Wednesday, 30 September 2009
Hopefully, with a little luck we are hurtling safely over the Atlantic about now, and not bobbing about in it, clinging to a KLM catering trolley and waving up at CNN helicopters.
That would make for a very dramatic movie of week, but for a lousy birthday.
Today I turn 32, and that just makes me realise how miserable the last few years have really been. 30 and 31 had nothing to offer beyond disappointment and doubt.
Now all that is turned on its head, and this birthday is the first full of expectation and excitement since those in the days of single digits and Knight Rider.
Unsurprisingly, the scut in the gut is upstaging me again. Today ET turns 20 weeks, a point we couldn't even imagine one year ago. From here the weeks are counting down instead of counting up.
I can't wait for Friday for another good look at the kidlet, to have a look at who is squirming around inside ET, at who has been shoving their arse into her bladder and making my holiday a continuous search for the nearest bathroom.
A happy birthday indeed, 20 weeks.
We are half way home.
Friday, 25 September 2009
I'm not one for wanting holidays to end, but I just want to fast forward the next seven days.
Monday, 21 September 2009
It’s 10am. Or 4am. I’m not so sure anymore.
The gut is waking up.
The television is on and some over enthusiastic Chinese man is trying to convince me to pick up the phone and buy something that I can’t possibly live without at 4:30am. It seems dead of the night TV is the same on both sides of the Atlantic.
The gut has just hopped up from the bed thanks to a leg cramp.
ET’s belly made two significant ‘pops’ at 12 and 16 weeks, and it seems that now, at almost 19, it has popped a little more.
We can’t be certain if it is just rumbling intestines or not, but she has been feeling flutters and movements. Very noticeable when cycling, and settling when she has eaten.
The gut has just announced she thinks it’s awake. Not a bad way to start a holiday.
So that’s all three of us with our European body clocks, wide awake in Montreal at 5am.
Any Montreal Monday morning suggestions for me and the mutating mammy?
Friday, 18 September 2009
No thanks to IKEA and their oversized furniture, nor Ford and their undersized cars for that matter, this poor kid doesn't have any furniture, nor a floor to put it on. Don't mention painted walls or strollers, and he couldn't even sleep in a drawer because we just don't bloody have one.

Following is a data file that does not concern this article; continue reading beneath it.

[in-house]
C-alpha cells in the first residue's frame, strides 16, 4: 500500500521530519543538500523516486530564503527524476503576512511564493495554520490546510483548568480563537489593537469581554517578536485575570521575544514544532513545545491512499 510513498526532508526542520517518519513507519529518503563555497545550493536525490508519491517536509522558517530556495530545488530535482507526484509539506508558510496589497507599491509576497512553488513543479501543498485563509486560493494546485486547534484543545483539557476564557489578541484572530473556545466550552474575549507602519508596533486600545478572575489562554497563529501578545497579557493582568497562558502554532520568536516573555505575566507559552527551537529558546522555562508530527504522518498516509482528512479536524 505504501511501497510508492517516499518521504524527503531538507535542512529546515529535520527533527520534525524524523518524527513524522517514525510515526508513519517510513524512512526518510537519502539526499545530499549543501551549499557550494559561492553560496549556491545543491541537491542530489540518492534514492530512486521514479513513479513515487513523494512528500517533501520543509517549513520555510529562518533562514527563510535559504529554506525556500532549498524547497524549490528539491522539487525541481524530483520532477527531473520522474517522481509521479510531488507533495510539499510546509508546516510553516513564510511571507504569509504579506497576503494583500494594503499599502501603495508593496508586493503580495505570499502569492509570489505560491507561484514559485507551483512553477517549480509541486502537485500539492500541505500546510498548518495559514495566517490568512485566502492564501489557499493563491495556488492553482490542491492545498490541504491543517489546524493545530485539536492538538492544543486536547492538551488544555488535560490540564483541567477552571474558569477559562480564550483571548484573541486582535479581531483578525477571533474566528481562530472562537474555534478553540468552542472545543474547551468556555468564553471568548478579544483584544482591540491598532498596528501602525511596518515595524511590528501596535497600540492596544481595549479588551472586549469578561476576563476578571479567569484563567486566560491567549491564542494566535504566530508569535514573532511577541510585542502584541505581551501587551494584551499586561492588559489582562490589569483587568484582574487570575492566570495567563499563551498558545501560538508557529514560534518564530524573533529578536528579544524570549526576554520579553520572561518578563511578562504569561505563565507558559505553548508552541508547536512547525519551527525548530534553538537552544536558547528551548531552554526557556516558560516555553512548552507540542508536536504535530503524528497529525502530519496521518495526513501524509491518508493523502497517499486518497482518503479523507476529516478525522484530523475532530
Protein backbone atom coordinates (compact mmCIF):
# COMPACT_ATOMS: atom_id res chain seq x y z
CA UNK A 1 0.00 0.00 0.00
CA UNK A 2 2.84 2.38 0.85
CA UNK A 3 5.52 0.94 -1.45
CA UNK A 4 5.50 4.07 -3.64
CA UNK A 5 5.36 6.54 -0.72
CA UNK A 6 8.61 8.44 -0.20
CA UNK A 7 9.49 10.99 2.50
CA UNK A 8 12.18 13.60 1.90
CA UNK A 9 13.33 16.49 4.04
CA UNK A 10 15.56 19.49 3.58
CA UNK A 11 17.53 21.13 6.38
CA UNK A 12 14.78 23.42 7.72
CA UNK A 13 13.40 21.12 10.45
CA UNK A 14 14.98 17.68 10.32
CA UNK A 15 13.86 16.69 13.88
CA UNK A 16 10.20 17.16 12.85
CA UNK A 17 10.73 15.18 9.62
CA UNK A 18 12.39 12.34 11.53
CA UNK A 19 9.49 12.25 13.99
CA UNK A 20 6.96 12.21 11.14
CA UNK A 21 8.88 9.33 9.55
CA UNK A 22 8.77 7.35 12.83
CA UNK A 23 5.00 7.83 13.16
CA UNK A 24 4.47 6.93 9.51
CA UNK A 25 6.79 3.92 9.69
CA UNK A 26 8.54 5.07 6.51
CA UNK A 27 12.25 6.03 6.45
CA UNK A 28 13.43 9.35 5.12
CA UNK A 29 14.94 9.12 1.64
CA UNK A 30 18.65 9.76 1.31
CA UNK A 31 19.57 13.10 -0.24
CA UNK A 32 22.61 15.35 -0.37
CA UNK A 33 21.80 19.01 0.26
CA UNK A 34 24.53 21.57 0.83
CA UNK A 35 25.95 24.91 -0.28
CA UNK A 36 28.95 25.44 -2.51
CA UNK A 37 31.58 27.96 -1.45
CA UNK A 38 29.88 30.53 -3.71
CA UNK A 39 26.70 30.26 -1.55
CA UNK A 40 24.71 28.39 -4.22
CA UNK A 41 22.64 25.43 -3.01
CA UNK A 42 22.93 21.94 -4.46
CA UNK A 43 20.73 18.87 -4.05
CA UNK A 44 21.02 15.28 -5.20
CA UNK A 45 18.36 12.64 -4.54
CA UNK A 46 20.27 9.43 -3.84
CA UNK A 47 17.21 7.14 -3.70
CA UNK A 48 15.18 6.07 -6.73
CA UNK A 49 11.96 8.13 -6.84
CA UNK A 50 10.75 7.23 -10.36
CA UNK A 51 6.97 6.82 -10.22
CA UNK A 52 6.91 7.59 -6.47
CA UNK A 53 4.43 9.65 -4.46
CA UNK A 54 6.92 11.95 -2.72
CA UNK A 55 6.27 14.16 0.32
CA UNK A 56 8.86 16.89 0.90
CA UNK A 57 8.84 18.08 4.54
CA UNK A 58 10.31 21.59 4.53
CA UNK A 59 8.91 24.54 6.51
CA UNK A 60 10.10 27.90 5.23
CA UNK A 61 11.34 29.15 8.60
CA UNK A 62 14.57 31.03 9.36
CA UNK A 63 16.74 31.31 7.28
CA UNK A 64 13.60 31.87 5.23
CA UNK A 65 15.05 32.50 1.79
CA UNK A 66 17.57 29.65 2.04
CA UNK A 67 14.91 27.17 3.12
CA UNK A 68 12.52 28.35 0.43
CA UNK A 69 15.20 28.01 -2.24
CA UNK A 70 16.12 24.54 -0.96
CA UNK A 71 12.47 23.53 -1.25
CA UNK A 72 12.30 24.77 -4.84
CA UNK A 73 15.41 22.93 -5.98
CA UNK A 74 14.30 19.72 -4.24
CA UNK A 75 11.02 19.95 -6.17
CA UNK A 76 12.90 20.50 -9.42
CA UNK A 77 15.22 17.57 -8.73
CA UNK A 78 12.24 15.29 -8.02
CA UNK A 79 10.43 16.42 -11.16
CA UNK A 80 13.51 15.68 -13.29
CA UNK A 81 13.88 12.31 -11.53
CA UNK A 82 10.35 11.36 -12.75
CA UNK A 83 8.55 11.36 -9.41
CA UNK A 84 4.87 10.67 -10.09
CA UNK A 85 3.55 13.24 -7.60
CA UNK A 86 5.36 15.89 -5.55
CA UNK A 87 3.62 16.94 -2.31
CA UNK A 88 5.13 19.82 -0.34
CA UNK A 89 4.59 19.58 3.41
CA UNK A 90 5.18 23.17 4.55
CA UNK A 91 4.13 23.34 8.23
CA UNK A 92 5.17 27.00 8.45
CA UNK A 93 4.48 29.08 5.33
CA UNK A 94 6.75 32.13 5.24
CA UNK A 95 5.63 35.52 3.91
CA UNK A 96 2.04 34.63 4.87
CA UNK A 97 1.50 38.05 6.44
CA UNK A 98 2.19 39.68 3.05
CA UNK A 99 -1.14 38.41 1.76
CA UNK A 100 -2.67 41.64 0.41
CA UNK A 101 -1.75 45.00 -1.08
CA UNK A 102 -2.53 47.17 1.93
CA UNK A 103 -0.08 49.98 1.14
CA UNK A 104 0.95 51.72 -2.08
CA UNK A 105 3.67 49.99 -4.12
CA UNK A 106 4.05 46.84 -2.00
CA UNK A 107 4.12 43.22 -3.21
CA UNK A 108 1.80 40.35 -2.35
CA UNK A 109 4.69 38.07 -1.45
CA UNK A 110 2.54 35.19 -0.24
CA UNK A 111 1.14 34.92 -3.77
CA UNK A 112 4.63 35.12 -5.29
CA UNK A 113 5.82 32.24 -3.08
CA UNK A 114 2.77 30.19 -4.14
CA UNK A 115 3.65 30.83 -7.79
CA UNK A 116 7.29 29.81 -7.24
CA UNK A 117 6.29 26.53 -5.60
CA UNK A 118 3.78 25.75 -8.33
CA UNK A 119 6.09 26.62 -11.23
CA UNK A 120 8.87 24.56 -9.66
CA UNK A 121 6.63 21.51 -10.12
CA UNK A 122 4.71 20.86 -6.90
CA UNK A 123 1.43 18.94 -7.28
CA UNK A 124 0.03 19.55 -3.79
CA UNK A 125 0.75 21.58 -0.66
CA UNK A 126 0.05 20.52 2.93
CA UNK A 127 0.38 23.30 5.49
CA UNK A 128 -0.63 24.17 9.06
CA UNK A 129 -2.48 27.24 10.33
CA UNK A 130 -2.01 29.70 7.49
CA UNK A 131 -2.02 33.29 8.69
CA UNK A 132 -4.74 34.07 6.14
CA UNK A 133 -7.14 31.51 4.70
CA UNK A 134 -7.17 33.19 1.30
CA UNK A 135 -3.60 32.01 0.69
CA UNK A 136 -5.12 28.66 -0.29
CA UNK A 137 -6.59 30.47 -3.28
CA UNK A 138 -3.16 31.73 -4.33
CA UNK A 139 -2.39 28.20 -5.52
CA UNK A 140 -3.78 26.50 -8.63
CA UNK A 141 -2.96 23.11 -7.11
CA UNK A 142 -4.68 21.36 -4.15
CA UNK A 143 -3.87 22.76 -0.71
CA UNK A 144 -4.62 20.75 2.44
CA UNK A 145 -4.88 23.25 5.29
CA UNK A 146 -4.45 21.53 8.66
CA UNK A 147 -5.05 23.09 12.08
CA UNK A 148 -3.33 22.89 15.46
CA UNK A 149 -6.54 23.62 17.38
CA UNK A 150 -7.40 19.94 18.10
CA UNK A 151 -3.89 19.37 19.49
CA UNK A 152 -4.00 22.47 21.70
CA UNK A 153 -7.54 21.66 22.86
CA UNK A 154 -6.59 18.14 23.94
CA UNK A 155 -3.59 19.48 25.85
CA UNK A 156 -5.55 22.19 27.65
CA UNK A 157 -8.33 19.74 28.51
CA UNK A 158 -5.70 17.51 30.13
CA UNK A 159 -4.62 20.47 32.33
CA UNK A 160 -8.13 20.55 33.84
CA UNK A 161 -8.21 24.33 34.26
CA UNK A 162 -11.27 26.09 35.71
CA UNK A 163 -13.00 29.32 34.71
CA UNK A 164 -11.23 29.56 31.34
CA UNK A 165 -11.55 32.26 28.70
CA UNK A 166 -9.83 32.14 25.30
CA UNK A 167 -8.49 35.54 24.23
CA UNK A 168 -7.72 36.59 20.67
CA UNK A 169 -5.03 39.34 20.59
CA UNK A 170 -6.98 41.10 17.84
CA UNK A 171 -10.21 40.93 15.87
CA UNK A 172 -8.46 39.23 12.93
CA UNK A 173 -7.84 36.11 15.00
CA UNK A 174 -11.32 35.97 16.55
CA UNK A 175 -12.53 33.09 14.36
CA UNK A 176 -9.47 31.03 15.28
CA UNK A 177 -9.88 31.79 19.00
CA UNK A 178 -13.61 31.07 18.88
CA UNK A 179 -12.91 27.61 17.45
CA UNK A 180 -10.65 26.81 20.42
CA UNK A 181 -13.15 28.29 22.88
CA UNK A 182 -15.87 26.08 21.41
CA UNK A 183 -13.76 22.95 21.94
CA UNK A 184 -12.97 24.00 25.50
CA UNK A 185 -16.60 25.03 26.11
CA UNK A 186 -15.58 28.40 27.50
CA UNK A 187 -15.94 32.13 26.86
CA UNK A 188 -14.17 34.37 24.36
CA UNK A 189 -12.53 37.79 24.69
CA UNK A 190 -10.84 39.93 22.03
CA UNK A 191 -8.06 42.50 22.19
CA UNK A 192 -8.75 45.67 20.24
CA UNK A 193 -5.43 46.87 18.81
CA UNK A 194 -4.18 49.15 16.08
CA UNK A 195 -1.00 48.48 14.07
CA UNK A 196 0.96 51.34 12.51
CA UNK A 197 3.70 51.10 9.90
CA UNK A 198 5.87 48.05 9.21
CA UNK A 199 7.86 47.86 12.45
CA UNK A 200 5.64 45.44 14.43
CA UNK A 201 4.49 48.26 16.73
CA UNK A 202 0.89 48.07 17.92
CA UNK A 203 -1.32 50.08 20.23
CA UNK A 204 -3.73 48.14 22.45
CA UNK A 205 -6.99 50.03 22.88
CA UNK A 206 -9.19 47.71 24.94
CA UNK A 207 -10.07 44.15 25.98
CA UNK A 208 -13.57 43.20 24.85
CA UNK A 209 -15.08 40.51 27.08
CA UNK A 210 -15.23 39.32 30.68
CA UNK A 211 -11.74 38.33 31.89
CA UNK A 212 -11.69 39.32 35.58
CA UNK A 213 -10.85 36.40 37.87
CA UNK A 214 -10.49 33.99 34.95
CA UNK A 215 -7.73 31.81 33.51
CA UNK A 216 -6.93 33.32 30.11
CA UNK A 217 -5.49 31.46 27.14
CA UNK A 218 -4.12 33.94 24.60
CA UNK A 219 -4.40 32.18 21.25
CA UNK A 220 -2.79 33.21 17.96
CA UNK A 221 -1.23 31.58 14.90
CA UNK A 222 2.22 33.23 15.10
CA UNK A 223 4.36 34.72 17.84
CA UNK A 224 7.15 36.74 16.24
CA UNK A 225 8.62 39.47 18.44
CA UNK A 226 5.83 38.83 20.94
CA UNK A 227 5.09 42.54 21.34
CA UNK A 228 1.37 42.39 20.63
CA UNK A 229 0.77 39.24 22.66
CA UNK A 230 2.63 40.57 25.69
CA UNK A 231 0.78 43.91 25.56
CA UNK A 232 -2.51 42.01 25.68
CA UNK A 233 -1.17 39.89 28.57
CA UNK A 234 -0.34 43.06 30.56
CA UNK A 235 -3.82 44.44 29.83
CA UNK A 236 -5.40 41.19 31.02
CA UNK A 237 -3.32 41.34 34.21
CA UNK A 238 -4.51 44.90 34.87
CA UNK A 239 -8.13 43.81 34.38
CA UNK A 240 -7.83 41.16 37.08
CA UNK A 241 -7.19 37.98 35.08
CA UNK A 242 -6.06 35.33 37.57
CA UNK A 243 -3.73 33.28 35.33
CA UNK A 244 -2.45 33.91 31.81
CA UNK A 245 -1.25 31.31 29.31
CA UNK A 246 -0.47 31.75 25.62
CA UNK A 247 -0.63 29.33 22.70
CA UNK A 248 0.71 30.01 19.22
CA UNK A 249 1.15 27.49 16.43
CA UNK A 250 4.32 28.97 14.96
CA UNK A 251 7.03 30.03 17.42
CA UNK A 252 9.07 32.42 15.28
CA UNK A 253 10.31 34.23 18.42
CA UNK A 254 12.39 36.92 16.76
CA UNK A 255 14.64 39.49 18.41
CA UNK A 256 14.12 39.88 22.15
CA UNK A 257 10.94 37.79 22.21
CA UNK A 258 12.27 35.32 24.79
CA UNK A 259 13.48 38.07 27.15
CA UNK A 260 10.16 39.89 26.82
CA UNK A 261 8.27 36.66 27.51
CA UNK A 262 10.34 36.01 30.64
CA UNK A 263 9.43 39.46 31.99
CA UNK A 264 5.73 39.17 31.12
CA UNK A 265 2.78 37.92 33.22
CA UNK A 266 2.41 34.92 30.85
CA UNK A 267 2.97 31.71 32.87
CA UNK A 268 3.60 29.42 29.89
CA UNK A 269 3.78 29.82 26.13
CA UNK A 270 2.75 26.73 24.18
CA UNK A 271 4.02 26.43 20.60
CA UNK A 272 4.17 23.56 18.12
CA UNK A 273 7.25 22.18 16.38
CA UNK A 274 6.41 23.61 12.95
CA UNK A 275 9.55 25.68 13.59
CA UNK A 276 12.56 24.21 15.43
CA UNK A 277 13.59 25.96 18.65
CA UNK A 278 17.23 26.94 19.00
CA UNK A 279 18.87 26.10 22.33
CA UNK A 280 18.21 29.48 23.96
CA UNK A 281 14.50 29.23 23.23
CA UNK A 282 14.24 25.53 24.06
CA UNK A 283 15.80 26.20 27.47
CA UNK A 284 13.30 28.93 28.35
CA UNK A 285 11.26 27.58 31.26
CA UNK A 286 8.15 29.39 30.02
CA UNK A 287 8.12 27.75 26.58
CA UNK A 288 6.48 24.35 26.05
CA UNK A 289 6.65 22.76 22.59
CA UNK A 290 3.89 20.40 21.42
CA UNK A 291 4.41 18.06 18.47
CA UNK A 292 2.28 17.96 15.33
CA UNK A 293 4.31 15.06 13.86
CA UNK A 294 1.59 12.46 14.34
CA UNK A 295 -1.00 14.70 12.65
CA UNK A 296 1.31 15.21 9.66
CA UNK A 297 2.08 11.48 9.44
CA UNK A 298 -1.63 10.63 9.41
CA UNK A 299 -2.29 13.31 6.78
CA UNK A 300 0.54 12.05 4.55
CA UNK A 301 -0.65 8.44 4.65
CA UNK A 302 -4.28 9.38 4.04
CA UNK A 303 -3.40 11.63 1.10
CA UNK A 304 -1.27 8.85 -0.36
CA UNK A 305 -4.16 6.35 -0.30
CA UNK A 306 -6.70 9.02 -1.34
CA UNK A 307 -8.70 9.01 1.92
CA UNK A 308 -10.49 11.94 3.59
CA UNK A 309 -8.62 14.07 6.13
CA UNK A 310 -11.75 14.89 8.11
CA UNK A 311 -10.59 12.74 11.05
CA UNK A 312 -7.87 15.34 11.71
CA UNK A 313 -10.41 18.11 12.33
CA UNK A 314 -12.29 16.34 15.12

Yet I've been disproportionately concerned about about the belly dweller's musical exposure, especially live.
I refuse to acknowledge the pub racket it had to put up with just 10 days post conception, and I'm not going to give Bono the satisfaction of being his first musical outing either. The way I see it, if he didn't have ears, it didn't count.
The child that is, not Bono. Bono has ears unfortunately, otherwise he couldn't wear those sunglasses.
Regardless, I forge on, and tonight the kid will feast his fledgling ears on the one and only Ray LaMontagne.
There's nothing that can kick start a holiday quite like an introverted manic depressive hermit who sings through a hole in his beard.
What I am really curious about is what will he hear in there, deep in the amniotic waters of ET's mutating gut? Guitar? trumpets? vocals? a Dutch audience who won't shut up?
From what I've read in those books, you can replicate what it sounds like for the wee thing...
Turn up the volume, click play, and put your head in the toilet.
Monday, 14 September 2009
Some women who are with child have a tendency to occasionally change their mind.
By 'a tendency' I mean 'an unstoppable raging urge'. 'Occasionally' is also probably better described as 'all the bloody time'.
Work it to your advantage by making your own preferred suggestions a week in advance. They will be shot down immediately as the fodder of a buffoon, but later presented back to you as almost angelic ideology which must be implemented without further delay.
Pregnant women snore.
They snore with such thunderous force that Sri Lankan fisherman flee inland, Gazelle raise their nostrils to the dusk sky before galloping into the undergrowth, and Californian office workers dive for cover under their desks.
As fear inducing as that may be, there is no scale, Richter or otherwise, that could measure the darkness of the scowl that is unleashed should you indicate your yawning is in any way related to her nocturnal soundtrack.
Nipples take on super powers.
Some days those things can work their magic through woolly cardigans and overcoats. Forget about cutting glass, you could blow a hole in the front door of a Catholic church with one of those things when the time is right.
Unpredictable and dangerous, keep an eye out, or they'll take an eye out.